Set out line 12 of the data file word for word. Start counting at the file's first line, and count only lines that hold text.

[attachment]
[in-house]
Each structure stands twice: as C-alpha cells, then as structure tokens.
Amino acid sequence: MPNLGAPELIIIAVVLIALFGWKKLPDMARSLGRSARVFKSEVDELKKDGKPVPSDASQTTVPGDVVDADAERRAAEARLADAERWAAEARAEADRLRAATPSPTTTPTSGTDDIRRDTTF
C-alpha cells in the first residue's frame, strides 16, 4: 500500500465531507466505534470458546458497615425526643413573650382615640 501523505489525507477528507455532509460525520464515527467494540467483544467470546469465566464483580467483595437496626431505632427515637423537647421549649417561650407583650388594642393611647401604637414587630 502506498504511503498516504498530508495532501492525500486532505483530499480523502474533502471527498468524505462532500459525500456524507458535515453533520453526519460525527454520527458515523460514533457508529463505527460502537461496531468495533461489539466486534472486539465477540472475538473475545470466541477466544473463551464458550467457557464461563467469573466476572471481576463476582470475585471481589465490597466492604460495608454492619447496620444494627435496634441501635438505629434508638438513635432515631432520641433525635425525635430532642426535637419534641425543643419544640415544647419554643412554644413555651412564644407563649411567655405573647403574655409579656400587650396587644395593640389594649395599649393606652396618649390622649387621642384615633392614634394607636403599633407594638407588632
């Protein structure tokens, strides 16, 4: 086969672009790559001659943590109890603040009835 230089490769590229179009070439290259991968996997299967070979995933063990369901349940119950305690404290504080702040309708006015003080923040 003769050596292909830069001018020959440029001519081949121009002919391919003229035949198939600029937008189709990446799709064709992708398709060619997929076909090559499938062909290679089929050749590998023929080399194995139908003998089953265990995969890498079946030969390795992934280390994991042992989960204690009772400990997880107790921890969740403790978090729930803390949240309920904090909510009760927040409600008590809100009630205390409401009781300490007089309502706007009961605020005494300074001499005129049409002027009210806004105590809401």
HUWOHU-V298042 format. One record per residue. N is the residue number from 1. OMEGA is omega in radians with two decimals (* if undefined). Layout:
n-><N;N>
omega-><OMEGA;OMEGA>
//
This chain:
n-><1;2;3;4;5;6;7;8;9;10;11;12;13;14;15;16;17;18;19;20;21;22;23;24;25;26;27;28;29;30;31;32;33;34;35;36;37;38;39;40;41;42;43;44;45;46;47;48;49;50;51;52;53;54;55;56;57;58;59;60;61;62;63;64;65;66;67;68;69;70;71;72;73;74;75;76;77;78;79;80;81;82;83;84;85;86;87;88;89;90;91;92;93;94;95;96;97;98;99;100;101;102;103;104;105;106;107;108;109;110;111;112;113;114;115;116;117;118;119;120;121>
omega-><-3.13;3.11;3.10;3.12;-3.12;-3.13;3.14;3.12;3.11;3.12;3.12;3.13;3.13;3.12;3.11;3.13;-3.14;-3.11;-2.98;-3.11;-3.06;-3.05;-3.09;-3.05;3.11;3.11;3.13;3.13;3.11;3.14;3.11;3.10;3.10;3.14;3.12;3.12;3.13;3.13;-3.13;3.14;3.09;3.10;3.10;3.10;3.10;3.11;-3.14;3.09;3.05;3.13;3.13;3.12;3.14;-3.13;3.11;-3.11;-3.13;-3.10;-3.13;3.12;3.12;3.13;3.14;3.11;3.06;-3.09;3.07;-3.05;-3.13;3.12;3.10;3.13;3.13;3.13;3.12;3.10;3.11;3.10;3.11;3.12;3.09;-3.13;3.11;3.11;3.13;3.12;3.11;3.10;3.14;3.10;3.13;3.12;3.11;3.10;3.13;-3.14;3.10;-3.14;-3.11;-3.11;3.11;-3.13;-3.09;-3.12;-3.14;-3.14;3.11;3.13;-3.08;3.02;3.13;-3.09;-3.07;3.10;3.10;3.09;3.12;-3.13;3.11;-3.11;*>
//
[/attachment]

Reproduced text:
omega-><-3.13;3.11;3.10;3.12;-3.12;-3.13;3.14;3.12;3.11;3.12;3.12;3.13;3.13;3.12;3.11;3.13;-3.14;-3.11;-2.98;-3.11;-3.06;-3.05;-3.09;-3.05;3.11;3.11;3.13;3.13;3.11;3.14;3.11;3.10;3.10;3.14;3.12;3.12;3.13;3.13;-3.13;3.14;3.09;3.10;3.10;3.10;3.10;3.11;-3.14;3.09;3.05;3.13;3.13;3.12;3.14;-3.13;3.11;-3.11;-3.13;-3.10;-3.13;3.12;3.12;3.13;3.14;3.11;3.06;-3.09;3.07;-3.05;-3.13;3.12;3.10;3.13;3.13;3.13;3.12;3.10;3.11;3.10;3.11;3.12;3.09;-3.13;3.11;3.11;3.13;3.12;3.11;3.10;3.14;3.10;3.13;3.12;3.11;3.10;3.13;-3.14;3.10;-3.14;-3.11;-3.11;3.11;-3.13;-3.09;-3.12;-3.14;-3.14;3.11;3.13;-3.08;3.02;3.13;-3.09;-3.07;3.10;3.10;3.09;3.12;-3.13;3.11;-3.11;*>